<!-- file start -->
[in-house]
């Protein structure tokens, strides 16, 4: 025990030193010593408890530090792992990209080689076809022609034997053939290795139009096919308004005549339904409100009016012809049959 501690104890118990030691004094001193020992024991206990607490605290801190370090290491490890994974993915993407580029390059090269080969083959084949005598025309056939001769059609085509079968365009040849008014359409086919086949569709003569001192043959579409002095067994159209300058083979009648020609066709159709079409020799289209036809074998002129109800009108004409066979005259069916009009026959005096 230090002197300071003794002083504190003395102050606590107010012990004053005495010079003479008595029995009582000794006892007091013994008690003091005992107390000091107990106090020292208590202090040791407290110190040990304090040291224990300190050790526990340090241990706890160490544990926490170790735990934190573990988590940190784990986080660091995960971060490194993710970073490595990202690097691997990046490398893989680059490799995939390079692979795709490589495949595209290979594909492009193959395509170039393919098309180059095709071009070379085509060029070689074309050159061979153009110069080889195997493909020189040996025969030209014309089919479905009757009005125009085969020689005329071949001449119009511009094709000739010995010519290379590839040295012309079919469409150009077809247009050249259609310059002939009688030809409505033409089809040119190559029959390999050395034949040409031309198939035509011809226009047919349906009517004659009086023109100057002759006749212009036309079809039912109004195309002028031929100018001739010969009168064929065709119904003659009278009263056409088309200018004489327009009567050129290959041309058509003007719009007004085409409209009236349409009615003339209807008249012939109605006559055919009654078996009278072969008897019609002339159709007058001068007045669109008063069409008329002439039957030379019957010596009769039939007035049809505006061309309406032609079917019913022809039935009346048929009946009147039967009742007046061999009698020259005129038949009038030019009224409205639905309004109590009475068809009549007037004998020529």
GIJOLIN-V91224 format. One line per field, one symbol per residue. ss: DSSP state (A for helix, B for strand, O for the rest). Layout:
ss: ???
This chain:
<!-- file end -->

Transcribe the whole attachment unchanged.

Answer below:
[in-house]
């Protein structure tokens, strides 16, 4: 025990030193010593408890530090792992990209080689076809022609034997053939290795139009096919308004005549339904409100009016012809049959 501690104890118990030691004094001193020992024991206990607490605290801190370090290491490890994974993915993407580029390059090269080969083959084949005598025309056939001769059609085509079968365009040849008014359409086919086949569709003569001192043959579409002095067994159209300058083979009648020609066709159709079409020799289209036809074998002129109800009108004409066979005259069916009009026959005096 230090002197300071003794002083504190003395102050606590107010012990004053005495010079003479008595029995009582000794006892007091013994008690003091005992107390000091107990106090020292208590202090040791407290110190040990304090040291224990300190050790526990340090241990706890160490544990926490170790735990934190573990988590940190784990986080660091995960971060490194993710970073490595990202690097691997990046490398893989680059490799995939390079692979795709490589495949595209290979594909492009193959395509170039393919098309180059095709071009070379085509060029070689074309050159061979153009110069080889195997493909020189040996025969030209014309089919479905009757009005125009085969020689005329071949001449119009511009094709000739010995010519290379590839040295012309079919469409150009077809247009050249259609310059002939009688030809409505033409089809040119190559029959390999050395034949040409031309198939035509011809226009047919349906009517004659009086023109100057002759006749212009036309079809039912109004195309002028031929100018001739010969009168064929065709119904003659009278009263056409088309200018004489327009009567050129290959041309058509003007719009007004085409409209009236349409009615003339209807008249012939109605006559055919009654078996009278072969008897019609002339159709007058001068007045669109008063069409008329002439039957030379019957010596009769039939007035049809505006061309309406032609079917019913022809039935009346048929009946009147039967009742007046061999009698020259005129038949009038030019009224409205639905309004109590009475068809009549007037004998020529």
GIJOLIN-V91224 format. One line per field, one symbol per residue. ss: DSSP state (A for helix, B for strand, O for the rest). Layout:
ss: ???
This chain: